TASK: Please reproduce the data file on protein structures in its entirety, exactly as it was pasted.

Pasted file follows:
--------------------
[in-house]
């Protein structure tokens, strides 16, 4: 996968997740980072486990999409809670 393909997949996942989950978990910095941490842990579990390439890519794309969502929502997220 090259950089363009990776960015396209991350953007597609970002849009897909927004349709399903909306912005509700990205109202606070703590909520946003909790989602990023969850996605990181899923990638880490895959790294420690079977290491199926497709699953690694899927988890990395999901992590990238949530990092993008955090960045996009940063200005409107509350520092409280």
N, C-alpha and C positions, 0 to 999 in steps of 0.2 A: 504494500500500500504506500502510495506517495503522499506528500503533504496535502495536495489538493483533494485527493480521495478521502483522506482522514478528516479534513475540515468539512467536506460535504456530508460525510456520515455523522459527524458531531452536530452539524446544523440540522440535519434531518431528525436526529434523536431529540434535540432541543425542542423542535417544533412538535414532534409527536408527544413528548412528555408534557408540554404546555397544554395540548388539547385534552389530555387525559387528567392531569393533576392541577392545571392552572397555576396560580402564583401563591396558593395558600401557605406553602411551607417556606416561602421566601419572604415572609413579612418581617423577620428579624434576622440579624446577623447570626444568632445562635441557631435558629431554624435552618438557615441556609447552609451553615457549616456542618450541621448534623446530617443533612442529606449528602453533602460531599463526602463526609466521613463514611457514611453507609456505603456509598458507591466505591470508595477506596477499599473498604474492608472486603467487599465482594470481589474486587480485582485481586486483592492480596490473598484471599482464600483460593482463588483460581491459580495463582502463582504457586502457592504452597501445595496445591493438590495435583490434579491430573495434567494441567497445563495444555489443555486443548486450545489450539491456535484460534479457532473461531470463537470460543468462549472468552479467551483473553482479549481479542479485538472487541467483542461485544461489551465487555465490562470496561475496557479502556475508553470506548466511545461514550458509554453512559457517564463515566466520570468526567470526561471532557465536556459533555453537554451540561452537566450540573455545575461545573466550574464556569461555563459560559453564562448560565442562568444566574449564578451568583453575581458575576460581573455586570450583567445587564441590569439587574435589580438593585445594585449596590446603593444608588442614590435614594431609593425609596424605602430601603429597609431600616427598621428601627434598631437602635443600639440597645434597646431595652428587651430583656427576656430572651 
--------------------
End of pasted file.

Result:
[in-house]
């Protein structure tokens, strides 16, 4: 996968997740980072486990999409809670 393909997949996942989950978990910095941490842990579990390439890519794309969502929502997220 090259950089363009990776960015396209991350953007597609970002849009897909927004349709399903909306912005509700990205109202606070703590909520946003909790989602990023969850996605990181899923990638880490895959790294420690079977290491199926497709699953690694899927988890990395999901992590990238949530990092993008955090960045996009940063200005409107509350520092409280």
N, C-alpha and C positions, 0 to 999 in steps of 0.2 A: 504494500500500500504506500502510495506517495503522499506528500503533504496535502495536495489538493483533494485527493480521495478521502483522506482522514478528516479534513475540515468539512467536506460535504456530508460525510456520515455523522459527524458531531452536530452539524446544523440540522440535519434531518431528525436526529434523536431529540434535540432541543425542542423542535417544533412538535414532534409527536408527544413528548412528555408534557408540554404546555397544554395540548388539547385534552389530555387525559387528567392531569393533576392541577392545571392552572397555576396560580402564583401563591396558593395558600401557605406553602411551607417556606416561602421566601419572604415572609413579612418581617423577620428579624434576622440579624446577623447570626444568632445562635441557631435558629431554624435552618438557615441556609447552609451553615457549616456542618450541621448534623446530617443533612442529606449528602453533602460531599463526602463526609466521613463514611457514611453507609456505603456509598458507591466505591470508595477506596477499599473498604474492608472486603467487599465482594470481589474486587480485582485481586486483592492480596490473598484471599482464600483460593482463588483460581491459580495463582502463582504457586502457592504452597501445595496445591493438590495435583490434579491430573495434567494441567497445563495444555489443555486443548486450545489450539491456535484460534479457532473461531470463537470460543468462549472468552479467551483473553482479549481479542479485538472487541467483542461485544461489551465487555465490562470496561475496557479502556475508553470506548466511545461514550458509554453512559457517564463515566466520570468526567470526561471532557465536556459533555453537554451540561452537566450540573455545575461545573466550574464556569461555563459560559453564562448560565442562568444566574449564578451568583453575581458575576460581573455586570450583567445587564441590569439587574435589580438593585445594585449596590446603593444608588442614590435614594431609593425609596424605602430601603429597609431600616427598621428601627434598631437602635443600639440597645434597646431595652428587651430583656427576656430572651 